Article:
“Today’s D.C. Circuit decision … creates a dangerous situation, one where the health and openness of the internet is being held hostage by the behavior of the major telco and cable providers,” Erickson said.
Comcast had no immediate comment.
The court case centered on Comcast’s challenge of a 2008 FCC order banning the company from blocking its broadband subscribers from using an online file-sharing technology known as BitTorrent. The commission, at the time headed by Republican Kevin Martin, based its order on a set of net-neutrality principles it adopted in 2005 to prevent broadband providers from becoming online gatekeepers of content flowing over their lines. Those principles have guided the FCC’s enforcement of communications laws on a case-by-case basis.
But Comcast argued that the FCC order was illegal because the agency was seeking to enforce mere policy principles, which don’t have the force of regulations or law. That is one reason Genachowski is now trying to formalize those rules.
The cable company also had argued that the FCC lacks authority to mandate net neutrality because it had deregulated broadband under the Telecommunications Act of 1996, a decision upheld by the Supreme Court in 2005.
The FCC now defines broadband as a lightly regulated information service. That means it is not subject to the obligations that traditional telecommunications services have to share their networks with competitors and treat all traffic equally. But the agency argues that existing law gives it the authority to set rules for information services, including net-neutrality rules.
This most recent court decision rejected that reasoning, concluding that Congress has not given the FCC “untrammeled freedom” to regulate services without explicit legal authority.
With so much at stake, the FCC now has several options. It could ask Congress to give it explicit authority to regulate broadband. Or, it could appeal the decision to the Supreme Court.
But both of those steps could take too long, because the agency “has too many important things they have to do right away,” said Ben Scott, policy director for the public interest group Free Press. Free Press was among the groups that alerted the FCC to Comcast’s behavior after the Associated Press ran tests and reported that the cable company was interfering with attempts by some subscribers to share files online.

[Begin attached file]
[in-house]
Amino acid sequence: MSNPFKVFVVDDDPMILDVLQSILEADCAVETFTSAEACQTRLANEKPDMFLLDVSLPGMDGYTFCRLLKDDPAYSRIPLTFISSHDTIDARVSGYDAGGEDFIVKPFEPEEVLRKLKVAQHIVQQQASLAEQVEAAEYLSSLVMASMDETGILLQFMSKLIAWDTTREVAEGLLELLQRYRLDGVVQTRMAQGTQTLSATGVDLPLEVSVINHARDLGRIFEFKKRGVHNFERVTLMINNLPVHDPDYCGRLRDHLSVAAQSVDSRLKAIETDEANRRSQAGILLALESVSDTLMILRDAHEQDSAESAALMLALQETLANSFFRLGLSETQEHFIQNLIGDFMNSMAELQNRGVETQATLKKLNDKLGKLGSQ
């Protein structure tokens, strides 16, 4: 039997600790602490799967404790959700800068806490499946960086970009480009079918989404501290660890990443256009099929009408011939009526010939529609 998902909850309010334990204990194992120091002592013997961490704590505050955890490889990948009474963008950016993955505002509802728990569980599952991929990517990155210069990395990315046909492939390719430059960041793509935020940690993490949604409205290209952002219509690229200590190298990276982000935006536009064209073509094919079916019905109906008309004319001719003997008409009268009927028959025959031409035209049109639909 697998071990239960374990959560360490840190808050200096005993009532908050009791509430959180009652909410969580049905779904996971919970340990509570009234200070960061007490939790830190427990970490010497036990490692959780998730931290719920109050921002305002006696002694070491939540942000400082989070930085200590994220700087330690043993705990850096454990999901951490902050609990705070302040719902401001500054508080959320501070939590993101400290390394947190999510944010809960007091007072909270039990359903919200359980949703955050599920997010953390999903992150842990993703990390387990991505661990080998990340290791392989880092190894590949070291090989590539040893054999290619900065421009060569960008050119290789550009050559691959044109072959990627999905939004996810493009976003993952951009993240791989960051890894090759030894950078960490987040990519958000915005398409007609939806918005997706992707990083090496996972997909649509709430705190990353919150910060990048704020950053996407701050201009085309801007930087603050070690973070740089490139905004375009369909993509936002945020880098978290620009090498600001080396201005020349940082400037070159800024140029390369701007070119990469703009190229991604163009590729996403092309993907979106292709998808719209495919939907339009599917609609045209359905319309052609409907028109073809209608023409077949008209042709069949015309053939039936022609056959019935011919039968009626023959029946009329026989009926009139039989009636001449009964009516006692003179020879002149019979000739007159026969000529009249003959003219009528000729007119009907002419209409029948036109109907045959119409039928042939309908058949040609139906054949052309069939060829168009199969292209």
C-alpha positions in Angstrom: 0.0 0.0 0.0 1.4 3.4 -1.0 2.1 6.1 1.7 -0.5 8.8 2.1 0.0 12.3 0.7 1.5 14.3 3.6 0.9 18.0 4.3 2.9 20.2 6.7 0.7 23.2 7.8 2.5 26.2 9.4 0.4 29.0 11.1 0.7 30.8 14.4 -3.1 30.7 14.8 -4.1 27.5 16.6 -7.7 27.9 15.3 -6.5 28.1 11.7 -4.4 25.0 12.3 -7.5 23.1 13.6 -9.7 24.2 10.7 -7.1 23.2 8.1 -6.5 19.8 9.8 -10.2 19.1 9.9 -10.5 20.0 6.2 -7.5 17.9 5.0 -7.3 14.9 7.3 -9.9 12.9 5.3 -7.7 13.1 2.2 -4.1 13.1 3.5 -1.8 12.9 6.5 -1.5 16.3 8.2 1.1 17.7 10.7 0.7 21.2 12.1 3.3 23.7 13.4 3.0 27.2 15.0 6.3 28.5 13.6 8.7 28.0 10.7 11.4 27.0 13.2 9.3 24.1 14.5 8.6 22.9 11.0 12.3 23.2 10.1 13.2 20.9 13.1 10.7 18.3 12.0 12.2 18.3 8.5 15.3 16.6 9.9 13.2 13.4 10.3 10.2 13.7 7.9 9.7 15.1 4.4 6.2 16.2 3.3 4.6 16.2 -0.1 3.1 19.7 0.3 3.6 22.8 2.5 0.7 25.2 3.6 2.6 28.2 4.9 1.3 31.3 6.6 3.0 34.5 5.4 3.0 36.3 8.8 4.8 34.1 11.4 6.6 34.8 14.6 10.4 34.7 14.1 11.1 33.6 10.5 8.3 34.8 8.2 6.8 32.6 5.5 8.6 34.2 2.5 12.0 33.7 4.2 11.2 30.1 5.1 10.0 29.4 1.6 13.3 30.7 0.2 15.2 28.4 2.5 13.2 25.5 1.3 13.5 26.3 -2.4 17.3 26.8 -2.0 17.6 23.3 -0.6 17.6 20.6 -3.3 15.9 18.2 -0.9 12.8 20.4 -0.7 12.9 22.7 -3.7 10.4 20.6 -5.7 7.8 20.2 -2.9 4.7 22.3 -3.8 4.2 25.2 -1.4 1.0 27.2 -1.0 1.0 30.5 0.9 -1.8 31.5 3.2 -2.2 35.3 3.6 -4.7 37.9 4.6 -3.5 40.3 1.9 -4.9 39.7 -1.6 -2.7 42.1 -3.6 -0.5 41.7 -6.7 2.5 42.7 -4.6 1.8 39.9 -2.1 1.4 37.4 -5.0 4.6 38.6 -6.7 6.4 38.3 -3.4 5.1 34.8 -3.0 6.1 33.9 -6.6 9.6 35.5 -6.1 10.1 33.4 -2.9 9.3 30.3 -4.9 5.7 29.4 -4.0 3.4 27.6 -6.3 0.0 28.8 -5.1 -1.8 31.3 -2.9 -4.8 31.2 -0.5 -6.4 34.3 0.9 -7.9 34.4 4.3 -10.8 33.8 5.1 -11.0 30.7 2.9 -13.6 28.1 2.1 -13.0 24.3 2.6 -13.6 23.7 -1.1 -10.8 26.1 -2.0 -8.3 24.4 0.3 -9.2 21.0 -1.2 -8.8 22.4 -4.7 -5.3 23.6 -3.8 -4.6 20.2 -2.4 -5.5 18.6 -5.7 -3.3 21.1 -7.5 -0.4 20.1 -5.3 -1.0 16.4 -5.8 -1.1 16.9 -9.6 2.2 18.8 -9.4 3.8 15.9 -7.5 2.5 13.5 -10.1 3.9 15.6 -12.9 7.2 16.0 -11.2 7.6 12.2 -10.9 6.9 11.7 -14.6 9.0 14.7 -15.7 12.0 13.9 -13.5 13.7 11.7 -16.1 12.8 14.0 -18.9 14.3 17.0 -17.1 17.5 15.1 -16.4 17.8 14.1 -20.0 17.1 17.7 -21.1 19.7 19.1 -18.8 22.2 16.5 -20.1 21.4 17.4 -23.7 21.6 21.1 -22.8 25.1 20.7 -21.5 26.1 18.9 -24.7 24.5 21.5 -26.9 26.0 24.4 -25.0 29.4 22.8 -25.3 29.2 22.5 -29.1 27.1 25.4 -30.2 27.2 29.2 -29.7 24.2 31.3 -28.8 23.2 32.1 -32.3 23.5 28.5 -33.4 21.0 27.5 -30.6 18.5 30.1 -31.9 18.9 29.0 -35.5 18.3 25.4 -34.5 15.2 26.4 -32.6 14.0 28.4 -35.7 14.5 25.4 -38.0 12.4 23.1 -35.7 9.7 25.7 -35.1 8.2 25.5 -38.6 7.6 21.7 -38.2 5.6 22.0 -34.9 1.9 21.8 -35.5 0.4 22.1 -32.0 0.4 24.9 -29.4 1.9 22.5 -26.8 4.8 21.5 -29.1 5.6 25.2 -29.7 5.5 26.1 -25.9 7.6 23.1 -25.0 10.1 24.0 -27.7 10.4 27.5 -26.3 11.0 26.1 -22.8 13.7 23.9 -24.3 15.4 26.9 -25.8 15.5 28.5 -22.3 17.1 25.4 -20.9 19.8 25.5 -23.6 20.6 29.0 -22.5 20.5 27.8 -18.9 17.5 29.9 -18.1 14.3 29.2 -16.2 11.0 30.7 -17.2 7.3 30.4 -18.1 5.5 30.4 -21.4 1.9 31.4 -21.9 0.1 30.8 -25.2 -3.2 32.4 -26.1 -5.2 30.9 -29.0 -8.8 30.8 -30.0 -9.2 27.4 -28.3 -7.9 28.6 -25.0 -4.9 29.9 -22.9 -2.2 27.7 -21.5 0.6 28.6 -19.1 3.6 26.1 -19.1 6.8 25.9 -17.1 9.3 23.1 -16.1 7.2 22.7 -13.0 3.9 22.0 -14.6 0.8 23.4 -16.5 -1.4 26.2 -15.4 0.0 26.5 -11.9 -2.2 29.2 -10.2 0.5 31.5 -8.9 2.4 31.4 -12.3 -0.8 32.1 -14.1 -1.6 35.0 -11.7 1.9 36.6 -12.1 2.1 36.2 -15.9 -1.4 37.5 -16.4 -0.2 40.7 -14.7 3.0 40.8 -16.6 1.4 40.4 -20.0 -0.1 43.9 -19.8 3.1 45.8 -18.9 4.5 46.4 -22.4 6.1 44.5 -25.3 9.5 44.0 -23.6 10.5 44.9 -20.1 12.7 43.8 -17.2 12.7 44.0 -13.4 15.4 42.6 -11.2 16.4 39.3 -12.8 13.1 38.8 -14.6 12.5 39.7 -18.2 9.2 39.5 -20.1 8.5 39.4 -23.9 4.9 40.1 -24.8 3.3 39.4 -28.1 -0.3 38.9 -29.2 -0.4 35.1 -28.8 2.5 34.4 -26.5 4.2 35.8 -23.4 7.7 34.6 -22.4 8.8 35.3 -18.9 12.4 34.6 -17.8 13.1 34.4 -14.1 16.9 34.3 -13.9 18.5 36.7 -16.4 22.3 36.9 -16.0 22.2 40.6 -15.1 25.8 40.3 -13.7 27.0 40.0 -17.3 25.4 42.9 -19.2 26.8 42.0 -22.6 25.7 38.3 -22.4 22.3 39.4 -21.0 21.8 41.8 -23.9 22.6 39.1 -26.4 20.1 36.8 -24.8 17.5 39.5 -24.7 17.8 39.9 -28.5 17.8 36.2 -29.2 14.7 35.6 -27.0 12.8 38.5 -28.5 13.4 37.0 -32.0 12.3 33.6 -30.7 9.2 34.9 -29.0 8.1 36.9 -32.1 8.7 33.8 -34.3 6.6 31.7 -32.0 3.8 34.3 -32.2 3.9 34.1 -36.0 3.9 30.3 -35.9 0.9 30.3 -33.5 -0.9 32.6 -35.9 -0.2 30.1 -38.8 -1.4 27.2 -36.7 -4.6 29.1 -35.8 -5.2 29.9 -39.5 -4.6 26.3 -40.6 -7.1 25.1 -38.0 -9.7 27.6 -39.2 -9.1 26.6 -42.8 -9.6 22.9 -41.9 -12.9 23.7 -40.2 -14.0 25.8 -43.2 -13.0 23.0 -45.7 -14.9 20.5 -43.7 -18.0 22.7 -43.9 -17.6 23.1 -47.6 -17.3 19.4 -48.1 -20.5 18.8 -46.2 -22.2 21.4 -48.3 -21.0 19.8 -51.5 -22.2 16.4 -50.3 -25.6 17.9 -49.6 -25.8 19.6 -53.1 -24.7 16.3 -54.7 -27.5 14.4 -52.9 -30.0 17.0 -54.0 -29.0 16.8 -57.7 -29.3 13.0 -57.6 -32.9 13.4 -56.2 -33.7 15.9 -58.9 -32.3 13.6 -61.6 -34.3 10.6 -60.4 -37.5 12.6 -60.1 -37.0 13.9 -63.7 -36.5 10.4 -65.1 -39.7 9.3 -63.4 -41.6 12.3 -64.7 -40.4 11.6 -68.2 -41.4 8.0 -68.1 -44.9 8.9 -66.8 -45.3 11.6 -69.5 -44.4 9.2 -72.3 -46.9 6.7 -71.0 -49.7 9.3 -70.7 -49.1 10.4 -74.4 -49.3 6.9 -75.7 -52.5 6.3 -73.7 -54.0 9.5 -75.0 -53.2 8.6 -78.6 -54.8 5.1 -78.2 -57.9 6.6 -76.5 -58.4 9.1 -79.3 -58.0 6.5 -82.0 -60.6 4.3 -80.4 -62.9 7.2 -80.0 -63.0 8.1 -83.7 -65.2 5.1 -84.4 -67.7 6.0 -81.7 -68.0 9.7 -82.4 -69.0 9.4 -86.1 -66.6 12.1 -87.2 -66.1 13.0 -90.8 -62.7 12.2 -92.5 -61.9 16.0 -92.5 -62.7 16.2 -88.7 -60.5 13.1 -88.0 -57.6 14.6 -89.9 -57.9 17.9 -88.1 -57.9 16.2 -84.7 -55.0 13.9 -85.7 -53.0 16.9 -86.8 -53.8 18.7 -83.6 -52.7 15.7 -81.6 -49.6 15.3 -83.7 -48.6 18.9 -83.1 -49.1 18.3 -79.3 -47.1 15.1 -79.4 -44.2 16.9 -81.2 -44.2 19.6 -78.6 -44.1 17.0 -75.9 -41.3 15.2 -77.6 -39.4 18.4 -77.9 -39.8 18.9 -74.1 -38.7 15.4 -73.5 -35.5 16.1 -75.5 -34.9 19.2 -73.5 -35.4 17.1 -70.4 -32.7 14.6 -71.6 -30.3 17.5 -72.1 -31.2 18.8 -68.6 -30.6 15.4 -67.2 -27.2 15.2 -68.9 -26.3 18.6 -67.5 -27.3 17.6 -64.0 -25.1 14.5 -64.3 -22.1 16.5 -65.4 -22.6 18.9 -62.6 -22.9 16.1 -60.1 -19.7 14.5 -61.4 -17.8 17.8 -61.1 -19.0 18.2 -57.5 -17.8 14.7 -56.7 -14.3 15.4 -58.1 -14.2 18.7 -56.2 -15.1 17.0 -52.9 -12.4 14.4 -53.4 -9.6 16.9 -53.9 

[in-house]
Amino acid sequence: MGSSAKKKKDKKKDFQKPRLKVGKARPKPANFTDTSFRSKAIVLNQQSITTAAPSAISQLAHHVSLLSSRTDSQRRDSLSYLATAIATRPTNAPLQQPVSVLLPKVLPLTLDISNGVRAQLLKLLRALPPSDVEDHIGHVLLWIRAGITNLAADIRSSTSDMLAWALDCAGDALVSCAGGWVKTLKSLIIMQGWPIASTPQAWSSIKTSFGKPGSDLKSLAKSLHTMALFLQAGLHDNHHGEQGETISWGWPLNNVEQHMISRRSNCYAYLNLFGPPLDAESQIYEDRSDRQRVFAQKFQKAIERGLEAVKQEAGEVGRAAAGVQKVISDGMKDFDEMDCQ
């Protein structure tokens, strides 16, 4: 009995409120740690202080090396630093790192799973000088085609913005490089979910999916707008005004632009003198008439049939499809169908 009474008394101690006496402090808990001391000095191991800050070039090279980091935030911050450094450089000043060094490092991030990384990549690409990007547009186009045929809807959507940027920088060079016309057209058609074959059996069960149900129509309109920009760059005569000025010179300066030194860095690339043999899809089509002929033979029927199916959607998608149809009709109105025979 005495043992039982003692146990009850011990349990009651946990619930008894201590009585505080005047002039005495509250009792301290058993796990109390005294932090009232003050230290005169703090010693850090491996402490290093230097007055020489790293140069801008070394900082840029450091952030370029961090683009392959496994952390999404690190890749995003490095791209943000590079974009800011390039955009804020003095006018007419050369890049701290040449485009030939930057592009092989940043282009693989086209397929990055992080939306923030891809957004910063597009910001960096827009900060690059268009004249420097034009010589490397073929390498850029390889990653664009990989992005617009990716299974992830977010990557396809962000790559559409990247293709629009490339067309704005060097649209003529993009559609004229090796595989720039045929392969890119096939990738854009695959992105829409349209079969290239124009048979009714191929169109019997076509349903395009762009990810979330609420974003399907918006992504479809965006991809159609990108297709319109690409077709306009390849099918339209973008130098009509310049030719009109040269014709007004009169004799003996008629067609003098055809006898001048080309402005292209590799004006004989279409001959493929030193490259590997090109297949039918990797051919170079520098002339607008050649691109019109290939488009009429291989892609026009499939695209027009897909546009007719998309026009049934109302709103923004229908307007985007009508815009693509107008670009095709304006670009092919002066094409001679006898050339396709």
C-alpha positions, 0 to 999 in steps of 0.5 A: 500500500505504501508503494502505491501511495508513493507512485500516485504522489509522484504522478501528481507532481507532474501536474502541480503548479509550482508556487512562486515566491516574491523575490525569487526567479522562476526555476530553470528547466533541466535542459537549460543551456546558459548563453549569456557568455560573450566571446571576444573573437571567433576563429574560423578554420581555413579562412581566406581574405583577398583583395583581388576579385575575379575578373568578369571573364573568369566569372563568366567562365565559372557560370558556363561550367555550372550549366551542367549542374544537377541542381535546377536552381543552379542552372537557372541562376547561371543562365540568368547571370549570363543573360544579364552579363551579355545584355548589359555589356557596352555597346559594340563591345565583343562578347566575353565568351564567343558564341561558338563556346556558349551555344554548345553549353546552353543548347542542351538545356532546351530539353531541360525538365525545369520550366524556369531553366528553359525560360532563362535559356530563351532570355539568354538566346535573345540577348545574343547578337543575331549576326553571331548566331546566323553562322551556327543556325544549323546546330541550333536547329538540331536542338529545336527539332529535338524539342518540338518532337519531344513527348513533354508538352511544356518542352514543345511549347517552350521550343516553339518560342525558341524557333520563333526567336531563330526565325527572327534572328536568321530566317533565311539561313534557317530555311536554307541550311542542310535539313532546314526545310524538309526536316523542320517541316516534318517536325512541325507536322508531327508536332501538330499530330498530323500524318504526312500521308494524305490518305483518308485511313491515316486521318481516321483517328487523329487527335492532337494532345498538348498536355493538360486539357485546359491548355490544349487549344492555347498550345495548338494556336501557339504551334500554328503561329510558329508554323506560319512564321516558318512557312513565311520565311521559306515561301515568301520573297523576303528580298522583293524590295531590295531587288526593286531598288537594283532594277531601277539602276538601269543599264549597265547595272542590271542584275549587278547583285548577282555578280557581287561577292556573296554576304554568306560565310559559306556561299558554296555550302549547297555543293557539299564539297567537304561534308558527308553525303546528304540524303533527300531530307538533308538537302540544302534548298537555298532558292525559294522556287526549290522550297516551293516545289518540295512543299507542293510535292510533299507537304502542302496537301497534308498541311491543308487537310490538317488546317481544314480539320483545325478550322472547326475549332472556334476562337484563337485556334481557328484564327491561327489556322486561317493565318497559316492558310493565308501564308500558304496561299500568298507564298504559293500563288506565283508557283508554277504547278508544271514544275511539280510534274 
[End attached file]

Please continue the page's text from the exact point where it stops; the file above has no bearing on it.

The more likely scenario, Scott believes, is that the agency will simply reclassify broadband as a more heavily regulated telecommunications service. And that, ironically, could be the worst-case outcome from the perspective of the phone and cable companies, he noted.
“Comcast swung an ax at the FCC to protest the BitTorrent order,” Scott said. “And they sliced right through the FCC’s arm and plunged the ax into their own back.”
The battle over the FCC’s legal jurisdiction comes amid a larger policy dispute over the merits of net neutrality. Backed by internet companies such as Google and the online calling service Skype, the FCC says rules are needed to prevent phone and cable companies from prioritizing some traffic or degrading or blocking cheaper internet calling services or online video sites that compete with their core businesses. Indeed, BitTorrent can be used to transfer large files such as online video, which could threaten Comcast’s cable TV business.
Net-neutrality opponents lauded the appeals court’s unanimous decision. Jim Harper, director of information policy studies at the Cato Institute, a conservative think tank in Washington, D.C., called the ruling a “turning point in the debate over whether the federal government should regulate internet access services” and said web policy should be determined by “market processes.”